“For the Christians are distinguished from other men neither by country, nor language, nor the customs which they observe. For they neither inhabit cities of their own, nor employ a peculiar form of speech, nor lead a life which is marked out by any singularity. The course of conduct which they follow has not been devised by any speculation or deliberation of inquisitive men; nor do they, like some, proclaim themselves the advocates of any merely human doctrines. But, inhabiting Greek as well as barbarian cities, according as the lot of each of them has determined, and following the customs of the natives in respect to clothing, food, and the rest of their ordinary conduct, they display to us their wonderful and confessedly striking method of life. They dwell in their own countries, but simply as sojourners. As citizens, they share in all things with others, and yet endure all things as if foreigners. Every foreign land is to them as their native country, and every land of their birth as a land of strangers. They marry, as do all [others]; they beget children; but they do not destroy their offspring. They have a common table, but not a common bed. They are in the flesh, but they do not live after the flesh. They pass their days on earth, but they are citizens of heaven. They obey the prescribed laws, and at the same time surpass the laws by their lives. They love all men, and are persecuted by all. They are unknown and condemned; they are put to death, and restored to life. They are poor, yet make many rich; they are in lack of all things, and yet abound in all; they are dishonoured, and yet in their very dishonour are glorified. They are evil spoken of, and yet are justified; they are reviled, and bless; they are insulted, and repay the insult with honour; they do good, yet are punished as evil-doers.”
From an unknown “disciple of the apostles” to Diognetus in the second century
Michael Zielenziger, on the impact of Protestant Christianity on South Korea:
It had never dawned on me that the role religion played could prove so decisive in altering a people’s attitudes toward self-esteem, individuation, or communal responsibility. Nothing in my background of disposition as an American Jew prepared me to accept that the rise of Western religion—and especially the Protestant Church—had served as a vital force crucial in transforming South Korean society. It may be too simple to argue that exposure to Christianity alone has changed Korean consciousness. Yet the churches have coached the Korean people in forming social networks, building trust among strangers, and accepting universal ethics and individualism in ways that served as powerful antidotes to the autocratic worldview their grandparents…had been taught.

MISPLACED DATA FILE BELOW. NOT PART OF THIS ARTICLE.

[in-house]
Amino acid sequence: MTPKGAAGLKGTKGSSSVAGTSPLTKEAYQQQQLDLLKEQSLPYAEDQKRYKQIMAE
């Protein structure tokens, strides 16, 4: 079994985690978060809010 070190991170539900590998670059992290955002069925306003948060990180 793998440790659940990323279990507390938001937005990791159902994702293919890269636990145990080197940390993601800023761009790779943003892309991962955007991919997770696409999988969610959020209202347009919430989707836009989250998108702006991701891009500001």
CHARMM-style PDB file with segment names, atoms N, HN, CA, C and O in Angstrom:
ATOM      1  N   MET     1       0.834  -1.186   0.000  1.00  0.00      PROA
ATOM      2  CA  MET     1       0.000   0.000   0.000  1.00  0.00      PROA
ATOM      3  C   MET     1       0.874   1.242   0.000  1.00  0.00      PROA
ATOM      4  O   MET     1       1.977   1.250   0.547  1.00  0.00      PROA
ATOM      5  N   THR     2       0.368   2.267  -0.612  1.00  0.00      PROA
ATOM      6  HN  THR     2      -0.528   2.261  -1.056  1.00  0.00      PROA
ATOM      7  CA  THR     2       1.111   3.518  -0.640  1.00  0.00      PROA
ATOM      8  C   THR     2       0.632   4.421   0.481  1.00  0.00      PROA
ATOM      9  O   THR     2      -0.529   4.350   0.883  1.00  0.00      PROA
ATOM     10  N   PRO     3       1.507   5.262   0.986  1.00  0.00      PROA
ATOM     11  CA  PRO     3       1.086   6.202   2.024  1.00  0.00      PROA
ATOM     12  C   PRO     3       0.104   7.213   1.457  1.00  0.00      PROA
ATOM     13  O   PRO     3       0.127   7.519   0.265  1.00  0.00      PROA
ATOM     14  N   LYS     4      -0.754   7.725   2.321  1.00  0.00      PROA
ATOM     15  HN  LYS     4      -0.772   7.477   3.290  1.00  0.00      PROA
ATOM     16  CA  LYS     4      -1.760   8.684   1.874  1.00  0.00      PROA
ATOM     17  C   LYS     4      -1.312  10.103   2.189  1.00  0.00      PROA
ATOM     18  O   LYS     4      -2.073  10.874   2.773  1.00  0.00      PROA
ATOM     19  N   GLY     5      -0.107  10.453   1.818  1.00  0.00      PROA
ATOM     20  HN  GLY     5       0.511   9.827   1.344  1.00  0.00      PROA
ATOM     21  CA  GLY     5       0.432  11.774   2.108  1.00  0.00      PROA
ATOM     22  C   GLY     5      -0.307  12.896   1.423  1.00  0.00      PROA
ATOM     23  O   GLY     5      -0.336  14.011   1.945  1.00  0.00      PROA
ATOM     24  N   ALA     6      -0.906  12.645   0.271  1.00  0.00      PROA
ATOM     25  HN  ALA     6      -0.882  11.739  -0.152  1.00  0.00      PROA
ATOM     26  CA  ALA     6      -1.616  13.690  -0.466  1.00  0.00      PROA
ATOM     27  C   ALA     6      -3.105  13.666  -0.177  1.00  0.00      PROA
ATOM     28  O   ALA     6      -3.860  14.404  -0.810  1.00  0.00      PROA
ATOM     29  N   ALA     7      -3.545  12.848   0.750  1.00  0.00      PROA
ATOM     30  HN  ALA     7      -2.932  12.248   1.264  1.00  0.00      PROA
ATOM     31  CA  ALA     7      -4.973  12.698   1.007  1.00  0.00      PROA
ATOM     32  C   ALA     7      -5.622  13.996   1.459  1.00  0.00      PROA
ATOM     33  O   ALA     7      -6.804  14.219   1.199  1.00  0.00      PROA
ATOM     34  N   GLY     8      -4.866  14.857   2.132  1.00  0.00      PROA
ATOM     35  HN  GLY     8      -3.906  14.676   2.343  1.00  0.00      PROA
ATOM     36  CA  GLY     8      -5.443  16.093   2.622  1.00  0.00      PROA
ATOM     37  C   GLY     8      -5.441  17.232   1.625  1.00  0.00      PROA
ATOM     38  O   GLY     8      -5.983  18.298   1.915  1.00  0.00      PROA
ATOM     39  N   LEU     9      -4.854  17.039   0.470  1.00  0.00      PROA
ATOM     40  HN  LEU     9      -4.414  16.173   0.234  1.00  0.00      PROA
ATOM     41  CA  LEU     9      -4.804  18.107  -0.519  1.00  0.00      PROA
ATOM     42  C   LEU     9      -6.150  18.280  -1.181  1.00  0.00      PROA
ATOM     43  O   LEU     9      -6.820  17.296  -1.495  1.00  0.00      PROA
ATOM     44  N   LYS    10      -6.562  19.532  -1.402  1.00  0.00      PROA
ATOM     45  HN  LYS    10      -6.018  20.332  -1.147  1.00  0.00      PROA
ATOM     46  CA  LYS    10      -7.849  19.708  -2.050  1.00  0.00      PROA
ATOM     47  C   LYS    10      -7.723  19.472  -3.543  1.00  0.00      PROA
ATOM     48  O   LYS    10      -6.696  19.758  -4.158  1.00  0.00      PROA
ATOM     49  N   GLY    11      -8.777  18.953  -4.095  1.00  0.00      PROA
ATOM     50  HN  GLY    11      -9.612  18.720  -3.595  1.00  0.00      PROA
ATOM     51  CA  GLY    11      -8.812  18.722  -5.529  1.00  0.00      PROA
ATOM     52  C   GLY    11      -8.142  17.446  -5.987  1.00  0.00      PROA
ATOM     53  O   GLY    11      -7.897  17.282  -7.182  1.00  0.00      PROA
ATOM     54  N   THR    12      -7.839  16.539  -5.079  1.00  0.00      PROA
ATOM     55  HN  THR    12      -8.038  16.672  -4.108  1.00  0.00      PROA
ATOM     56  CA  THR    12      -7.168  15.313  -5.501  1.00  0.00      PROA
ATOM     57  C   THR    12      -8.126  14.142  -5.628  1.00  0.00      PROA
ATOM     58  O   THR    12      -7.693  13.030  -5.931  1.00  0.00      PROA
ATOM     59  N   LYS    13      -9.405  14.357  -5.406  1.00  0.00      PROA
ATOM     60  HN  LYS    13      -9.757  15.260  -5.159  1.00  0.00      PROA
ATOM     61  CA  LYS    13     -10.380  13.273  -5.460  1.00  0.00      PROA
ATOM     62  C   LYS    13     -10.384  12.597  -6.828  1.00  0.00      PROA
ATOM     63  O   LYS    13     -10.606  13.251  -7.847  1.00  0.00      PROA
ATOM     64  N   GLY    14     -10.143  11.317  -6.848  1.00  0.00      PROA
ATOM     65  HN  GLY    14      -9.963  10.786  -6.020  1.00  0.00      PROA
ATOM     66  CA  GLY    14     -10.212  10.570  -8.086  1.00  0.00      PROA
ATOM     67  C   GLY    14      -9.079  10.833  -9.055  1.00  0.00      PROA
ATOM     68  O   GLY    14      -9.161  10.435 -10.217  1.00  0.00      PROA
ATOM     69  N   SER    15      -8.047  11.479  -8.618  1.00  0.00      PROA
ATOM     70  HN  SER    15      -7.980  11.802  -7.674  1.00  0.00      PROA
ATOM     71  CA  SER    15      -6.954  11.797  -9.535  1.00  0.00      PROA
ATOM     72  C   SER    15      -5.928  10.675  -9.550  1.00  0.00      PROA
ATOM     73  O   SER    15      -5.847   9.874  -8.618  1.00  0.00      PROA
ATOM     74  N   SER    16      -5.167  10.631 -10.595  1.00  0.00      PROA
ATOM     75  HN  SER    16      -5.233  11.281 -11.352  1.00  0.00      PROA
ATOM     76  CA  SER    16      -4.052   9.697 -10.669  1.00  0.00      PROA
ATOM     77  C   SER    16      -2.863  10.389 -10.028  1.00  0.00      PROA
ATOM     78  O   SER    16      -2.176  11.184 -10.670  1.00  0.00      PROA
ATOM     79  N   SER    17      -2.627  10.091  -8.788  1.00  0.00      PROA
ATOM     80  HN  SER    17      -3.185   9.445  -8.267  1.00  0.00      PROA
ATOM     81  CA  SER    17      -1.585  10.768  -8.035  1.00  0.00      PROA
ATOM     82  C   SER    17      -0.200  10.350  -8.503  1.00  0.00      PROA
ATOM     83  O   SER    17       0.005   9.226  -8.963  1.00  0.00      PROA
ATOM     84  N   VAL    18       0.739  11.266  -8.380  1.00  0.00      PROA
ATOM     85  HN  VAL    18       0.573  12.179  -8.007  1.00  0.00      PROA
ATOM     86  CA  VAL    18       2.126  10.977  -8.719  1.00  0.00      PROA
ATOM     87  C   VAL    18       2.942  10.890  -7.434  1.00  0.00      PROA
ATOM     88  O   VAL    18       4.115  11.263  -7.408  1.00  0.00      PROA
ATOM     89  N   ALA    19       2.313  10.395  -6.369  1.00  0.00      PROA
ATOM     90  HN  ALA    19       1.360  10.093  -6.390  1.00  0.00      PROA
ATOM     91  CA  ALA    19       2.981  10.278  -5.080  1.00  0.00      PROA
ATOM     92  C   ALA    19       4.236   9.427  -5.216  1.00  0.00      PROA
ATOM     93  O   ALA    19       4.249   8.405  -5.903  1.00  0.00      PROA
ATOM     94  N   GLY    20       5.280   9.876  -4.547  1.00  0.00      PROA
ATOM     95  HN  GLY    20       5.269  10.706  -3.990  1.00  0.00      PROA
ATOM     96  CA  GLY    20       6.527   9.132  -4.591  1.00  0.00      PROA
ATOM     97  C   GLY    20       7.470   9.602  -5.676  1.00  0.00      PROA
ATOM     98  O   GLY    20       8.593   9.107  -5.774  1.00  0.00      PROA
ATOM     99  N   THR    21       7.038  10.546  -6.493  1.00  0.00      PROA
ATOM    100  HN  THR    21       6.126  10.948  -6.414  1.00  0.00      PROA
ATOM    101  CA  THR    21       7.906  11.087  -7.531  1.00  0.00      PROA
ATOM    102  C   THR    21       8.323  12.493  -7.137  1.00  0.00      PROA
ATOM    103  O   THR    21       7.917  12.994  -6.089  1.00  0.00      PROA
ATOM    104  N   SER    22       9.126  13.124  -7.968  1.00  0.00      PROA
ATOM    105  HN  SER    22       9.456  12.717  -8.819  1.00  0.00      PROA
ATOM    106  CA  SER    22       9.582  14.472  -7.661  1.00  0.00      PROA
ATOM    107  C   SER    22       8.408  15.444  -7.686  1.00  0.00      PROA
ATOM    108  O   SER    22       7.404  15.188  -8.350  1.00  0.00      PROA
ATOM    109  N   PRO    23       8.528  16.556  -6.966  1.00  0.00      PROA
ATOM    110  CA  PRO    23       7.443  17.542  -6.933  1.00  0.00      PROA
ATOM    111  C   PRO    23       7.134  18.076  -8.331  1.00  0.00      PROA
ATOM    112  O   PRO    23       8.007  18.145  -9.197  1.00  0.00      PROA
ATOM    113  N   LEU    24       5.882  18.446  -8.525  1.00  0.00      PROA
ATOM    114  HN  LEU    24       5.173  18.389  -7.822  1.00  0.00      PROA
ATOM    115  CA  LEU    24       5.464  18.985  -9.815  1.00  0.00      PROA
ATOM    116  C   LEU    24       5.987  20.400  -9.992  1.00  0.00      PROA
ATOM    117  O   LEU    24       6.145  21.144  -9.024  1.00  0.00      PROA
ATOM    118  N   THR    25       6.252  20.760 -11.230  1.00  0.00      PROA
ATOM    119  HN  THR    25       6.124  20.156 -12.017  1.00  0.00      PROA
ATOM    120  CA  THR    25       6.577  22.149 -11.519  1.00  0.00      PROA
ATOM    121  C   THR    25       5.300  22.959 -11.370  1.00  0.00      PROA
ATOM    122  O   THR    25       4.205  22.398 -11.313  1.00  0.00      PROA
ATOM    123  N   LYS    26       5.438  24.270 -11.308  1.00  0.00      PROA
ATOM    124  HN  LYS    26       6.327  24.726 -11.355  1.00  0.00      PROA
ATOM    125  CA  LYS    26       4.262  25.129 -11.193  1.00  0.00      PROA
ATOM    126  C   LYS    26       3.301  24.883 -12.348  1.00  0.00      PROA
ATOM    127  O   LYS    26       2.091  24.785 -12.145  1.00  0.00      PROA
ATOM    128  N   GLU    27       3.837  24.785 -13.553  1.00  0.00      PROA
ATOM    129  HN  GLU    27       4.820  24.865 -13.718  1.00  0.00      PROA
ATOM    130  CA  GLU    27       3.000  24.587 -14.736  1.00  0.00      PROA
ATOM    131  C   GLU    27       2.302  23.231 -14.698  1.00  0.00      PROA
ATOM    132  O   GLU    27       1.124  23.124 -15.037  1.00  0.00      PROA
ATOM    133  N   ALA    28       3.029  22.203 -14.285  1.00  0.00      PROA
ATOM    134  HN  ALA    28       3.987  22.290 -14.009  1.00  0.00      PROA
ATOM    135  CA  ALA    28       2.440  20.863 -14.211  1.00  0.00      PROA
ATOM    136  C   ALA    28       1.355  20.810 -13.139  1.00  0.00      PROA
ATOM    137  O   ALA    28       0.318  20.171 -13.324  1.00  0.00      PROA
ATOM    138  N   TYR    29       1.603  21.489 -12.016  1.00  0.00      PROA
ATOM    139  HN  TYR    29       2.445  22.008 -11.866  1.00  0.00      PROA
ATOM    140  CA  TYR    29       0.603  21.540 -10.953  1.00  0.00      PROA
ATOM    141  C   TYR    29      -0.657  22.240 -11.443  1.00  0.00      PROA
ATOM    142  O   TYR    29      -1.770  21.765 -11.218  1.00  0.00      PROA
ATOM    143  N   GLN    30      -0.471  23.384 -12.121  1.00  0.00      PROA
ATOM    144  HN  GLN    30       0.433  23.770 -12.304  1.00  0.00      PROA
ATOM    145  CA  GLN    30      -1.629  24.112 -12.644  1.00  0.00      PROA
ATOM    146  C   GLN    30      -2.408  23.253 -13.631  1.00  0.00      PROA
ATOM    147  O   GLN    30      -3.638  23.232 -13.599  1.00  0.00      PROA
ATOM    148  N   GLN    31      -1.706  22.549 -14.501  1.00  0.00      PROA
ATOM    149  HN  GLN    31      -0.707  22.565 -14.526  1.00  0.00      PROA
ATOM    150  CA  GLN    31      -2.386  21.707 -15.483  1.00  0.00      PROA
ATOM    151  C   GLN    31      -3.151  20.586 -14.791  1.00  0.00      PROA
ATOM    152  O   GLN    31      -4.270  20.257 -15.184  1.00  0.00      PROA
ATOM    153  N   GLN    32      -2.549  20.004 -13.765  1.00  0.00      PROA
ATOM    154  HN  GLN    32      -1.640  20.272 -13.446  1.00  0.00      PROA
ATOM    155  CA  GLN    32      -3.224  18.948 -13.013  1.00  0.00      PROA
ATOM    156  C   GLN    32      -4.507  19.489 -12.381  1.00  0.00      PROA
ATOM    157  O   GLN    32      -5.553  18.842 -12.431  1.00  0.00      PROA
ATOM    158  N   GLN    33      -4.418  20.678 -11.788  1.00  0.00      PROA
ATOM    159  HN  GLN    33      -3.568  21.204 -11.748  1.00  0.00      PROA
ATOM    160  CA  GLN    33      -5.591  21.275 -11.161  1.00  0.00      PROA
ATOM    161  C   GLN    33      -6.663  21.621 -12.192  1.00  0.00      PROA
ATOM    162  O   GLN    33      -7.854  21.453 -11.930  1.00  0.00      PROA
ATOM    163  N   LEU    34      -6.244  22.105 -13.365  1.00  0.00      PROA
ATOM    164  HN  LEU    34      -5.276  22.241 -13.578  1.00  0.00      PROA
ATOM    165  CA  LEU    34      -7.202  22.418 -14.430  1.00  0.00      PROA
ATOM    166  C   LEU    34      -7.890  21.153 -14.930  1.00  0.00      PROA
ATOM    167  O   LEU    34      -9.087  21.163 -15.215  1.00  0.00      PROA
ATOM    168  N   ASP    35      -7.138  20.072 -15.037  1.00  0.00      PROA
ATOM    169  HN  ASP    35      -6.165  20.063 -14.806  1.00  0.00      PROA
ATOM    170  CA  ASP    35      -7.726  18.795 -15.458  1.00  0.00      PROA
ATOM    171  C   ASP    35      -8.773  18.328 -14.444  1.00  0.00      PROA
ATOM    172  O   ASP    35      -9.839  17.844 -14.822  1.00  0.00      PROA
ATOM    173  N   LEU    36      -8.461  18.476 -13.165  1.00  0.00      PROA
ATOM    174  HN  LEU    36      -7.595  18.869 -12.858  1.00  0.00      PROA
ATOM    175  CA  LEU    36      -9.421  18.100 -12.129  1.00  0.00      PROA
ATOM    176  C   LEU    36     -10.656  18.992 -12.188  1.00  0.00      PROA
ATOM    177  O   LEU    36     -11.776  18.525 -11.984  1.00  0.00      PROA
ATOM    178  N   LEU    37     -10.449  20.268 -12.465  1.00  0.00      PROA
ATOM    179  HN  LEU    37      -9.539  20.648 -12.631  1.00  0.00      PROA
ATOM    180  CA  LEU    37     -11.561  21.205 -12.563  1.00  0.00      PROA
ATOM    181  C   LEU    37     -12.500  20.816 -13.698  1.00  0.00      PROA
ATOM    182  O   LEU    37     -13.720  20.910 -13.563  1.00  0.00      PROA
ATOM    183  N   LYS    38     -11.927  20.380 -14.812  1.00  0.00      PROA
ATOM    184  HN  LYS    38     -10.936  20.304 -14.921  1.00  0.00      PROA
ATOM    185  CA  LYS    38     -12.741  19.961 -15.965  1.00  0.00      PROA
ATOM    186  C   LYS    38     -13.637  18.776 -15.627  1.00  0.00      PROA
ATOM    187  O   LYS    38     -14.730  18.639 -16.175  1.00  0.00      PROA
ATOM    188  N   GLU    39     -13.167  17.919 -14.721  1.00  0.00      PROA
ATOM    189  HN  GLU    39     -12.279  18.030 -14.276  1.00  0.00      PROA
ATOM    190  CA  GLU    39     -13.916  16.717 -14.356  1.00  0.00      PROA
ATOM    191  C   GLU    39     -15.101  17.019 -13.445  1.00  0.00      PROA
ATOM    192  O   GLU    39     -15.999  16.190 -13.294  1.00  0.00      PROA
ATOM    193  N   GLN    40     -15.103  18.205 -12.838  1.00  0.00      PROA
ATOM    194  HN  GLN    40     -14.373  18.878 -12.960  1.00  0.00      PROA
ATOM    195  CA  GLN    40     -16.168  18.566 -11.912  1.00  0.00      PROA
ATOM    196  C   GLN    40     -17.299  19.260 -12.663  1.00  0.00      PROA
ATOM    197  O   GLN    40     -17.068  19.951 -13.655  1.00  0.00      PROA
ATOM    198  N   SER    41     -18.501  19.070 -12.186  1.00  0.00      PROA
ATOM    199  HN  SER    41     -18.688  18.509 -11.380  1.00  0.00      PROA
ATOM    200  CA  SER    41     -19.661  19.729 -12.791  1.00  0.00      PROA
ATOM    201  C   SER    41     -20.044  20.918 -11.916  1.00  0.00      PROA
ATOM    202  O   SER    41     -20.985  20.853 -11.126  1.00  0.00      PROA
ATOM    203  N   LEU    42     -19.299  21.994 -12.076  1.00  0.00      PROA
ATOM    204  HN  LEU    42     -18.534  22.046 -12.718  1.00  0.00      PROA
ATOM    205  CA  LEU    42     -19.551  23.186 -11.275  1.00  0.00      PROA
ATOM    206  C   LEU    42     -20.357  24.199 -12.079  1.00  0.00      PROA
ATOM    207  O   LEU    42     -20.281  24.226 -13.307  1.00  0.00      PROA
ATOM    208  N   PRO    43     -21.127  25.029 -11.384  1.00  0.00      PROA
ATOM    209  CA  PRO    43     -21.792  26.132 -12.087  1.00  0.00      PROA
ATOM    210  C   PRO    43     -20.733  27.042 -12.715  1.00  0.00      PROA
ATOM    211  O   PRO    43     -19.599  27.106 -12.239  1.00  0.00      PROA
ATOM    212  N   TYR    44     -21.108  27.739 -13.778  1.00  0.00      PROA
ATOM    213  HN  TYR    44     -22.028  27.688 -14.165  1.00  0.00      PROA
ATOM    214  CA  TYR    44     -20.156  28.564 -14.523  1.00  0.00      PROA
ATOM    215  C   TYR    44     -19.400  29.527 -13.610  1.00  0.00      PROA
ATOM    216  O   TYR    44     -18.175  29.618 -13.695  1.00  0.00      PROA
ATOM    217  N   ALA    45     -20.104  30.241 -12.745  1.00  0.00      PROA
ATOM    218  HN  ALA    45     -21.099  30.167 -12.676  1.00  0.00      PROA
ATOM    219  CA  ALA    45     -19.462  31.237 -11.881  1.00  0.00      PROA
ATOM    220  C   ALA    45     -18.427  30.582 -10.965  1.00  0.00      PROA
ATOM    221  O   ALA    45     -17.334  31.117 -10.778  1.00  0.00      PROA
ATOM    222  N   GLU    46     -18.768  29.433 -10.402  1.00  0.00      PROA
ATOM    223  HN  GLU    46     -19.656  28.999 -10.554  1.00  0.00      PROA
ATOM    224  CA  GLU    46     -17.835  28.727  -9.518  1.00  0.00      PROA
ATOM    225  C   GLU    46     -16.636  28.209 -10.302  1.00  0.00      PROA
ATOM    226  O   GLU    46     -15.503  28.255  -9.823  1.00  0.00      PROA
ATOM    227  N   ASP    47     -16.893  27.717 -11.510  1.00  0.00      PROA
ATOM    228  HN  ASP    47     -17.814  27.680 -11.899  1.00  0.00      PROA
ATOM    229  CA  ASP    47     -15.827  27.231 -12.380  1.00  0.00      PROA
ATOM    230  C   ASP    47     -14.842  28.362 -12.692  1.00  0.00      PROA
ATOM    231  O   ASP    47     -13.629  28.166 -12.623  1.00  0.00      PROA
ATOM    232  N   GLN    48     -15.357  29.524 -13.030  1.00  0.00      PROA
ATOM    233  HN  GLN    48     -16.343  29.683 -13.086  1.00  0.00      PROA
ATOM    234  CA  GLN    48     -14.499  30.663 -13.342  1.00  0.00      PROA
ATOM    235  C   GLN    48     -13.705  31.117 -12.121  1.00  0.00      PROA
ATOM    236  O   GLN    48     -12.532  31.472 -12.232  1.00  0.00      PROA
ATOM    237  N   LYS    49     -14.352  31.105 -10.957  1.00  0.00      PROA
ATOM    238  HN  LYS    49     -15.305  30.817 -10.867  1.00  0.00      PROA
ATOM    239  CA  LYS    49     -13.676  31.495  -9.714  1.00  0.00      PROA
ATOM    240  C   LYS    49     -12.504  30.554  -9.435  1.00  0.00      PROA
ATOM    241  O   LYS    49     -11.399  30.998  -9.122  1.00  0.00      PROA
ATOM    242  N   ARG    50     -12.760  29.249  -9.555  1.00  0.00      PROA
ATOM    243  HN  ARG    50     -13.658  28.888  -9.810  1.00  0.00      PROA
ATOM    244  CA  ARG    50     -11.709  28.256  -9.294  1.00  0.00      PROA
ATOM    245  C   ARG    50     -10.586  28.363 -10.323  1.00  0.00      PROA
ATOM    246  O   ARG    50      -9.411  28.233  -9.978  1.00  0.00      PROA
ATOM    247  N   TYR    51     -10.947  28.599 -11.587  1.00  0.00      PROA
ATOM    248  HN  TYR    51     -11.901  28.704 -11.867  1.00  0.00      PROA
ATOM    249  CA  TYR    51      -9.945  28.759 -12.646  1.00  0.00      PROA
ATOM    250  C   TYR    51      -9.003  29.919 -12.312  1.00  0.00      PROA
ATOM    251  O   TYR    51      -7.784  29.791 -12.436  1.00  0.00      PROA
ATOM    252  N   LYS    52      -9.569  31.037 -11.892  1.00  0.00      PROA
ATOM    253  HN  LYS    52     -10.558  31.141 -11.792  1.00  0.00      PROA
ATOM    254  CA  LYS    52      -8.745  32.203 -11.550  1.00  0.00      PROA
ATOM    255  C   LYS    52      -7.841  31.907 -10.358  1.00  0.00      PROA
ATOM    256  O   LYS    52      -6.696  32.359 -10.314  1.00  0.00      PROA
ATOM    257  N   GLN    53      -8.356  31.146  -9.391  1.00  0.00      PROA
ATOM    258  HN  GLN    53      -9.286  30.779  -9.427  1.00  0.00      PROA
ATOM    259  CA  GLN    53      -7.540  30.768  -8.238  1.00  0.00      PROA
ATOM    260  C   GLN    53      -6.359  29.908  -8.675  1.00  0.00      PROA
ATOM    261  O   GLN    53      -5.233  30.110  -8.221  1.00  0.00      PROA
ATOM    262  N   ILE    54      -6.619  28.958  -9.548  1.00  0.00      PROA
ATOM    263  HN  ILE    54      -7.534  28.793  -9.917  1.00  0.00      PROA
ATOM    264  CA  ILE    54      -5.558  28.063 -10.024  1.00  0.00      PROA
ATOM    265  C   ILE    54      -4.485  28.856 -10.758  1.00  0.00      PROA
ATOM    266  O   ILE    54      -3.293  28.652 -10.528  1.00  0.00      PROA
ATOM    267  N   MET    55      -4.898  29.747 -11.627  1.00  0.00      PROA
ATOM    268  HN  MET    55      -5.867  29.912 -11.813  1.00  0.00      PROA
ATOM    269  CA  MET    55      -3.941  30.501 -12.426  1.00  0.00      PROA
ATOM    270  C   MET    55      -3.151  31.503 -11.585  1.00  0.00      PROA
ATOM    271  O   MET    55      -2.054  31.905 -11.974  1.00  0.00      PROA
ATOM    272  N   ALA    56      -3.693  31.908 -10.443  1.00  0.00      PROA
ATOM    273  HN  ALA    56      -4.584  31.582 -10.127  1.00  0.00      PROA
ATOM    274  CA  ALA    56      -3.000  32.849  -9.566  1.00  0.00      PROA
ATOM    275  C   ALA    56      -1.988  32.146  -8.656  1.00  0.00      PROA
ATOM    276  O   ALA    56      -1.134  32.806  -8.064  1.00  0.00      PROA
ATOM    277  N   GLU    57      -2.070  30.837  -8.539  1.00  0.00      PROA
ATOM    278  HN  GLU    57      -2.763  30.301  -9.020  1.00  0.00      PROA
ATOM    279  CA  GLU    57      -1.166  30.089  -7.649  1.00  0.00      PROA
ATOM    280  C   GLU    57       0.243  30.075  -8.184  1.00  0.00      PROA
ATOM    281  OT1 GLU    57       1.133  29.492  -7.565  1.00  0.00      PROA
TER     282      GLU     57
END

Michael Zielenziger, Shutting Out the Sun: How Japan Created Its Own Lost Generation, 261. Quoted in Silence and Beauty by Makoto Fujimura, 175.
What does a pastor need from a deacon in order for the entire church to advance? The editor of Lifeway’s Deacon Magazine asked me to answer that question in their Fall 2013 issue. You can find it here:
(Click the little box with an arrow and you’ll get a large enough image to read the print)
One of the most common assumptions about Christianity is that it is Western and Anglo, and therefore mission outreach is just Western colonialism in another guise. In reality, the first missionaries were Jewish men and women convinced that God had visited his creation in person and redeemed us from our sins. That message spread from Judea south into Africa, east into Asia, west into Spain, and north into Europe. It hopped over the English Channel into the British Isles and then from there made its way into America. Thus Westerners were the recipients of missionary outreach long before they were the agents of missionary outreach. In fact, international missions work is increasingly being taken up by Christians in non-Western countries like Korea and Brazil.
In Tim Keller’s latest book, Making Sense of God, he highlights this reality:
One of the unique things about Christianity is that it is the only truly worldwide religion. Over 90 percent of Muslims live in a band from Southeast Asia to the Middle East and Northern Africa. Over 95 percent of all Hindus are in India and immediate environs. Some 88 percent of Buddhists are in East Asia. However, about 25 percent of Christians live in Europe, 25 percent in Central and South America, 22 percent in Africa, 15 percent (and growing fast) in Asia, and 12 percent in North America. Professor Richard Bauckham writes: “Almost certainly Christianity exhibits more cultural diversity than any other religion, and that must say something about it.” As we have seen, Christianity has been growing explosively in Asia and Africa for over a century now. It is no longer a Western religion (nor was it originally). It is truly a world religion.
Even in its beginnings, the movement of Jesus followers spread out in all directions outward from its Middle Eastern origins, not only to Europe but also to North Africa, to Turkey and Armenia, to Persia and India. “Christianity was a world religion long before it was a European one.”
(Pages 148 and 229, quoting Richard Bauckham, Jesus: A Very Short Introduction, Oxford University Press, 2011).